Someone call Coldplay and tell them they can fly again.
The International Chamber of Commerce (ICC), a business organization with more than 45 million company members, will use the AirCarbon exchange to grow a carbon credit-trading network for air travel.
AirCarbon is a commodities exchange based in Singapore designed for distributing and trading carbon credits via the Ethereum blockchain. Its mission is to reduce carbon dioxide emissions and thereby slow climate change. Its technology is specifically aimed at airlines, which are believed to be responsible for 2.5% of emissions globally, a number which may soon grow.
Roughly speaking, carbon credits are certificates that allow an entity to emit a certain amount of carbon dioxide. Those who need to pollute more can purchase credits from an entity that is polluting less. The system is meant to incentivize decreasing emissions by placing a financial cost on emissions.
While AirCarbon’s platform makes carbon trading possible on a blockchain, the concept doesn’t work without willing participants. That’s where the International Chamber of Commerce comes in.
Representing more than 45 million companies and with a presence in 100+ countries, it believes it has the reach to help commercial airlines to adopt the platform. It’s working alongside Perlin, an enterprise blockchain company from Singapore, to modify the AirCarbon platform.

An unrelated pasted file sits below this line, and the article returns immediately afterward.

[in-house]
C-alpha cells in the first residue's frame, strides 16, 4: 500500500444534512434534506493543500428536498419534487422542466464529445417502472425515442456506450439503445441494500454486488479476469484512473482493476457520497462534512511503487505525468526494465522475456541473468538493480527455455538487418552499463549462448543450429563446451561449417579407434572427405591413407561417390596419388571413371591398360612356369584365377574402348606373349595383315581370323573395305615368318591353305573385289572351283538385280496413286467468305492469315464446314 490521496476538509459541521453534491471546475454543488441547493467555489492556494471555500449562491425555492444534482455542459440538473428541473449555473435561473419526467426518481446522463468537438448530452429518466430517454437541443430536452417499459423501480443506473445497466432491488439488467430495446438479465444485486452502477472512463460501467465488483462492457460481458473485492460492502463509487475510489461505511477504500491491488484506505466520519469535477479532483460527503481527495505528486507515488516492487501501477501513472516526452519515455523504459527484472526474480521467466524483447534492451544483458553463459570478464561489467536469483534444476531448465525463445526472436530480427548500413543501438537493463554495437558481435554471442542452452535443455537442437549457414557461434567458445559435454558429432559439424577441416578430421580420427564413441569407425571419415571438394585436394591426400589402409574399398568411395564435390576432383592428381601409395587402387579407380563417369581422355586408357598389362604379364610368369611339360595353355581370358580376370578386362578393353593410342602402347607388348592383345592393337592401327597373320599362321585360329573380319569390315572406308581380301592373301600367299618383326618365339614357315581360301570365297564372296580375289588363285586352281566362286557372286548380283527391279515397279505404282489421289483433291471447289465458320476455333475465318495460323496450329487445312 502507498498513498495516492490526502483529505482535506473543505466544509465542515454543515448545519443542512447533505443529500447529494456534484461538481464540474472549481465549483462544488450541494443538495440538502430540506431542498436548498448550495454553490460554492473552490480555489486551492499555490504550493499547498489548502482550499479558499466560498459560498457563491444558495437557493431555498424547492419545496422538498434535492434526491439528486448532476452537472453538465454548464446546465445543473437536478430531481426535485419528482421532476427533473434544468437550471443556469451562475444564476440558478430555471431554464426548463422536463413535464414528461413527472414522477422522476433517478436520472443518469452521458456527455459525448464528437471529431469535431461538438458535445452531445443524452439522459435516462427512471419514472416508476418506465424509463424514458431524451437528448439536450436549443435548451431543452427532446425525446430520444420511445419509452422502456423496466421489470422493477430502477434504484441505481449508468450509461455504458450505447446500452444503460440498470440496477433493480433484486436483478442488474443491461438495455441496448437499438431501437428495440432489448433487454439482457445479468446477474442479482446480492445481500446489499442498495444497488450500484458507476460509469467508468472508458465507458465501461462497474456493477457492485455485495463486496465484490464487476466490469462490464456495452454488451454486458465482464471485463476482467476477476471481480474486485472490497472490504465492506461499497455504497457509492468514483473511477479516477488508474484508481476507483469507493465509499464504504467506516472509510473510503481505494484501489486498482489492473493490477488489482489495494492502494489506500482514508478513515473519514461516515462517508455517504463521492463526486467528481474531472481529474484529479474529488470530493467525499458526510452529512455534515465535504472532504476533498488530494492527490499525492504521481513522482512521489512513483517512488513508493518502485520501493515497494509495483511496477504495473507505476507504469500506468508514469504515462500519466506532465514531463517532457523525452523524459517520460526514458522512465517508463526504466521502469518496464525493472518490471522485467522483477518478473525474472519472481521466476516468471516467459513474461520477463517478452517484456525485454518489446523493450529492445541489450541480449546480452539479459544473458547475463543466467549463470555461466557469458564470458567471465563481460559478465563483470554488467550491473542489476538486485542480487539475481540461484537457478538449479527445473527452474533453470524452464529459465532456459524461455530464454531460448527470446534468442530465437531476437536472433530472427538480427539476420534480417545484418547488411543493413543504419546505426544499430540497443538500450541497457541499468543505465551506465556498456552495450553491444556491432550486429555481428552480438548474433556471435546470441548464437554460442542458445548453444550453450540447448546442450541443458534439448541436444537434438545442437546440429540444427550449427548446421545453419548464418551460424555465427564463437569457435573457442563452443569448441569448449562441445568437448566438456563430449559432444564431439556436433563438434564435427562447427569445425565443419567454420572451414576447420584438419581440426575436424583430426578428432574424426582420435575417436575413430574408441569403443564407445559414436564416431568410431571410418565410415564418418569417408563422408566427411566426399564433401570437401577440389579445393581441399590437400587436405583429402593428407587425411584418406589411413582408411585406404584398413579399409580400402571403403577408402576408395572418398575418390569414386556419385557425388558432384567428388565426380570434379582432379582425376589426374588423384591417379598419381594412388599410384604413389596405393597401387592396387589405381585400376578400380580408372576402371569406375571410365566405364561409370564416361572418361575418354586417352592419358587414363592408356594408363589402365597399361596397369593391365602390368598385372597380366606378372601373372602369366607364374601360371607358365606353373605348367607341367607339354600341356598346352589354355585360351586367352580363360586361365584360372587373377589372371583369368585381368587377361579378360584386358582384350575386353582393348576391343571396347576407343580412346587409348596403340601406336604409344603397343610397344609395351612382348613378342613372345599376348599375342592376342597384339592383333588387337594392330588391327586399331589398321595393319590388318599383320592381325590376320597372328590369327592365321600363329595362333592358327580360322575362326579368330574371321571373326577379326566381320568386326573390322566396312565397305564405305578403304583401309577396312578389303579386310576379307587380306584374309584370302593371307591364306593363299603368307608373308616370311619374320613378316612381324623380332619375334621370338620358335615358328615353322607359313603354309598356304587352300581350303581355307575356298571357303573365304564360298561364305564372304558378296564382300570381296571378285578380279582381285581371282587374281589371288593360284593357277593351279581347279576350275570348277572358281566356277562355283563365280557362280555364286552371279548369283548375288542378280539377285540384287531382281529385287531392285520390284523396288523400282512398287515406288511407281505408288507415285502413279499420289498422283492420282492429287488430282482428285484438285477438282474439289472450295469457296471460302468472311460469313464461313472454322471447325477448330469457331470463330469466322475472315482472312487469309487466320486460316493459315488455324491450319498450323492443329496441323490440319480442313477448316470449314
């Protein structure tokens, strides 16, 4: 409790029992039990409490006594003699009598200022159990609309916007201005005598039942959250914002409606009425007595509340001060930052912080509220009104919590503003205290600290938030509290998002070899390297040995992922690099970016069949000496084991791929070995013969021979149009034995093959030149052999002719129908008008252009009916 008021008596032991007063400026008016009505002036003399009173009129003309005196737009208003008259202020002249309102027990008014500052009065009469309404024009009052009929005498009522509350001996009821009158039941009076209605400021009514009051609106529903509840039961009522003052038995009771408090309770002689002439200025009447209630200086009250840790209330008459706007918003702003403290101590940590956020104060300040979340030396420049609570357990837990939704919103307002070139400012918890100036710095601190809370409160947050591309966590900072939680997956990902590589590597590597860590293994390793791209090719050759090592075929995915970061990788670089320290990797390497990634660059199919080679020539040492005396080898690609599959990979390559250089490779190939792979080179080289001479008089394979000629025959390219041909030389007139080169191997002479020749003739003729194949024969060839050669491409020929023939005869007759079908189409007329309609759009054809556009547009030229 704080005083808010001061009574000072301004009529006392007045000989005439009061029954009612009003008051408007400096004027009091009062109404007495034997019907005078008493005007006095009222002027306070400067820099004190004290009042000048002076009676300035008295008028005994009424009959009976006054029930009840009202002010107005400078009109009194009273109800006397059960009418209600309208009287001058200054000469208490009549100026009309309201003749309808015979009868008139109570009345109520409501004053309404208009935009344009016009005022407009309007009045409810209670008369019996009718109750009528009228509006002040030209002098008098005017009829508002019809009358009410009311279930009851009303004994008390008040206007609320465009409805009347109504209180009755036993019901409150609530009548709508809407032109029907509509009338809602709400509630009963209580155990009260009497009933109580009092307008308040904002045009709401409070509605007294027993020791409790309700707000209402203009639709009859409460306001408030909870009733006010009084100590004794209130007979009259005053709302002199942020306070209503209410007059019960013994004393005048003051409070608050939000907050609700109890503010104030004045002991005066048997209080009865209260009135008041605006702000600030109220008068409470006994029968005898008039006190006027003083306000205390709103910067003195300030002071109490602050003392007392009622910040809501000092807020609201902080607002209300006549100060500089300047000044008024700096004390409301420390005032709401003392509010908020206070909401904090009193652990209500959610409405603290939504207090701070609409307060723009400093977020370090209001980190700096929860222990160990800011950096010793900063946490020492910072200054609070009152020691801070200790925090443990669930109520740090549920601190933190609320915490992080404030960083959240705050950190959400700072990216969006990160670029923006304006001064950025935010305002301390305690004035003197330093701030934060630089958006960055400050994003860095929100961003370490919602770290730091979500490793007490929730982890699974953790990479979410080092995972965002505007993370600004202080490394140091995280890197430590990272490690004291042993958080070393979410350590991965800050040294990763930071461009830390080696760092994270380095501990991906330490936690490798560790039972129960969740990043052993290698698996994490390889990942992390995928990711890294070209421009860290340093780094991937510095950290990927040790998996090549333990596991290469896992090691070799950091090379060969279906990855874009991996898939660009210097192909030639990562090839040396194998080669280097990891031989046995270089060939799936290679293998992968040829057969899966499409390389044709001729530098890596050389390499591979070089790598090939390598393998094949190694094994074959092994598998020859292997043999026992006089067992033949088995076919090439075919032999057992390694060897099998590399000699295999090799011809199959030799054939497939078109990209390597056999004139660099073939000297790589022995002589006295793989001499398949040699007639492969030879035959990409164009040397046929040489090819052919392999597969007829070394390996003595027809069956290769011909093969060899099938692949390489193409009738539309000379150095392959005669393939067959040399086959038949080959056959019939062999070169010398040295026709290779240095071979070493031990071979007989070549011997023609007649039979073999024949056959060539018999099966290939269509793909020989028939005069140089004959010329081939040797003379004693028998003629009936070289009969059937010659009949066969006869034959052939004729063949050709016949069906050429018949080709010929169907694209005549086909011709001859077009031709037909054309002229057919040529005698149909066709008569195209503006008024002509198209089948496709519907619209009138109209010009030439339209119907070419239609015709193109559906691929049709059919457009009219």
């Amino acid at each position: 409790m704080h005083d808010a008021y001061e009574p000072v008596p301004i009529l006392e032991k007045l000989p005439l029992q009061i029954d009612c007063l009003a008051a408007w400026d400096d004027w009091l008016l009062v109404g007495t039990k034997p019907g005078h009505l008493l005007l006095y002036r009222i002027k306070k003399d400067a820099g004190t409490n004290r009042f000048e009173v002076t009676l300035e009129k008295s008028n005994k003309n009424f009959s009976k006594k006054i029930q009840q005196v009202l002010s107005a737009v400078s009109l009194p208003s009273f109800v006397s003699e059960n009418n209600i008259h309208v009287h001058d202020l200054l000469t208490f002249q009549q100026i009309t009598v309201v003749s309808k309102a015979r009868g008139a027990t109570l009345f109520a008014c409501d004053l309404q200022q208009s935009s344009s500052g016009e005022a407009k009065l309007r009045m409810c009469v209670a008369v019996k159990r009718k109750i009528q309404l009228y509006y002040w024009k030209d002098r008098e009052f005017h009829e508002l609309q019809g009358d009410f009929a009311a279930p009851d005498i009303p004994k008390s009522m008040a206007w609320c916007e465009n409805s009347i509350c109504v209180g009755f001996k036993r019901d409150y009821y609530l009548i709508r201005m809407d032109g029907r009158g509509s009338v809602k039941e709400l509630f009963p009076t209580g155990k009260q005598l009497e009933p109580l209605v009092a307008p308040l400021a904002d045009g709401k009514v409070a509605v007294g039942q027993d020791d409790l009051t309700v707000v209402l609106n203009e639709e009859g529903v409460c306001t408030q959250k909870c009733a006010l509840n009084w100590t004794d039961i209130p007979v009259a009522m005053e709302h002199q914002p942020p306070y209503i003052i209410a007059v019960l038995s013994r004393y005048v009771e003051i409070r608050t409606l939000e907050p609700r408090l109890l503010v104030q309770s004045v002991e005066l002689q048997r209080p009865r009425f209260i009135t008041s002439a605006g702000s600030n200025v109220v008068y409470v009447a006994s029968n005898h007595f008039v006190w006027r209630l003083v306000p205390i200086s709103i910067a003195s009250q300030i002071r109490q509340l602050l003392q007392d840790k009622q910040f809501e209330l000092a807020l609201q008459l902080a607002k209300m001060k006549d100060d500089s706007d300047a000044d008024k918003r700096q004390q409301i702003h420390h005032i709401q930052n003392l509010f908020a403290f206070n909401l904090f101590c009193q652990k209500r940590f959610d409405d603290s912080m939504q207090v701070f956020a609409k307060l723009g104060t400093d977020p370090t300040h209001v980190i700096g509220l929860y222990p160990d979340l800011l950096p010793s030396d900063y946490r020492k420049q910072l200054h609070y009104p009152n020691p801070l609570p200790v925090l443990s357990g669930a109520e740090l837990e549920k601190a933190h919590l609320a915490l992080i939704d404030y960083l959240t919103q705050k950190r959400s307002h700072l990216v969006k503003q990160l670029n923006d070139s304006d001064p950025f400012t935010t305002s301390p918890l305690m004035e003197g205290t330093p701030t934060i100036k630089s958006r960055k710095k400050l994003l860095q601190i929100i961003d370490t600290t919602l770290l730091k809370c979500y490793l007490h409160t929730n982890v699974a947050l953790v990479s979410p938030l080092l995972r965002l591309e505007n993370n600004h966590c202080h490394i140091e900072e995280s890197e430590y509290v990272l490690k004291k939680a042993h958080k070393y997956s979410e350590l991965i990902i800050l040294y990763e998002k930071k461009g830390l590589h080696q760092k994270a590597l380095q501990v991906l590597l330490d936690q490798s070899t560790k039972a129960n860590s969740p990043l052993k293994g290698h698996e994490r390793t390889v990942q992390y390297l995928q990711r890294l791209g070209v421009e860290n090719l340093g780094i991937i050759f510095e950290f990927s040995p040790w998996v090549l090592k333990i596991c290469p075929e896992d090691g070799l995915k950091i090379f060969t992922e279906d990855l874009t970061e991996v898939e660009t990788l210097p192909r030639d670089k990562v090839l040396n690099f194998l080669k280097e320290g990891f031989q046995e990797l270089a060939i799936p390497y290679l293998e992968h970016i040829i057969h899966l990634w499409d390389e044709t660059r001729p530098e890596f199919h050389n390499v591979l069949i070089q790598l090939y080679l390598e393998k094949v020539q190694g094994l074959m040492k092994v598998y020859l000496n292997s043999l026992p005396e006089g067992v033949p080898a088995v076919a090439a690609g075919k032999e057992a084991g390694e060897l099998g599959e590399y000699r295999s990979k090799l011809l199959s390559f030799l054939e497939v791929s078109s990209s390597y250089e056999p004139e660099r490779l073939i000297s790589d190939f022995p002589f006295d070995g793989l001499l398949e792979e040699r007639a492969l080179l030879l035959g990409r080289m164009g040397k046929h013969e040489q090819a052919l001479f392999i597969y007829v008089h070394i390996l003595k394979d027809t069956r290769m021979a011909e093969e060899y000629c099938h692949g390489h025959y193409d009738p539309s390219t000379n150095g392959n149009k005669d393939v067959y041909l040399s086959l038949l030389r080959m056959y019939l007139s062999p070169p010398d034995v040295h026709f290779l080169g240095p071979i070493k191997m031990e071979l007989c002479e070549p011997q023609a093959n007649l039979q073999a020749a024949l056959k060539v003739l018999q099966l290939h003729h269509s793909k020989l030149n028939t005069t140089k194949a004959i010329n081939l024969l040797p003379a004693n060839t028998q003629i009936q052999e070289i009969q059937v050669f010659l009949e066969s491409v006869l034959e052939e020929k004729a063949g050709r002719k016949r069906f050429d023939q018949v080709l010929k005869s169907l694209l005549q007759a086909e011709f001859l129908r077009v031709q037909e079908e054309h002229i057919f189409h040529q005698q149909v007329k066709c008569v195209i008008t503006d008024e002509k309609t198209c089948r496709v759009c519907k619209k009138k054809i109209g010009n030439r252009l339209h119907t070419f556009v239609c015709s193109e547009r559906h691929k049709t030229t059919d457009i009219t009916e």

For their part, it’s in companies’ best interests to collaborate and create a viable system, as governments establish an international infrastructure for carbon reduction. That’s partially indicated by the place and timing of the announcement: in conjunction with the United Nations Conference on Climate Change being held this month in Madrid. More importantly, however, the international aviation industry is less than two years away from putting into place standards designed to lower emissions.
Those standards, known as the Carbon Offsetting and Reduction Scheme for International Aviation, or CORSIA, were put forward by the International Civil Aviation Organization (ICAO) and signed by nearly 200 countries in 2016. Eighty of those countries, including the US, UK, and Japan—representing over three-quarters of air traffic—will begin implementing the standards in 2021.
Through CORSIA, airlines that increase fuel emissions must buy offsets to cancel out the effects of their own emissions. AirCarbon was built to be compliant with CORSIA.
In a press release, AirCarbon COO William Pazos said: “The key to promoting carbon offsets as a viable tool to tackle climate change is to eliminate market friction. That is our contribution at AirCarbon. Working with ICC we look to make our solution available to all responsible corporate citizens.”
With ICC’s help, CORSIA’s take-off may minimize industry turbulence.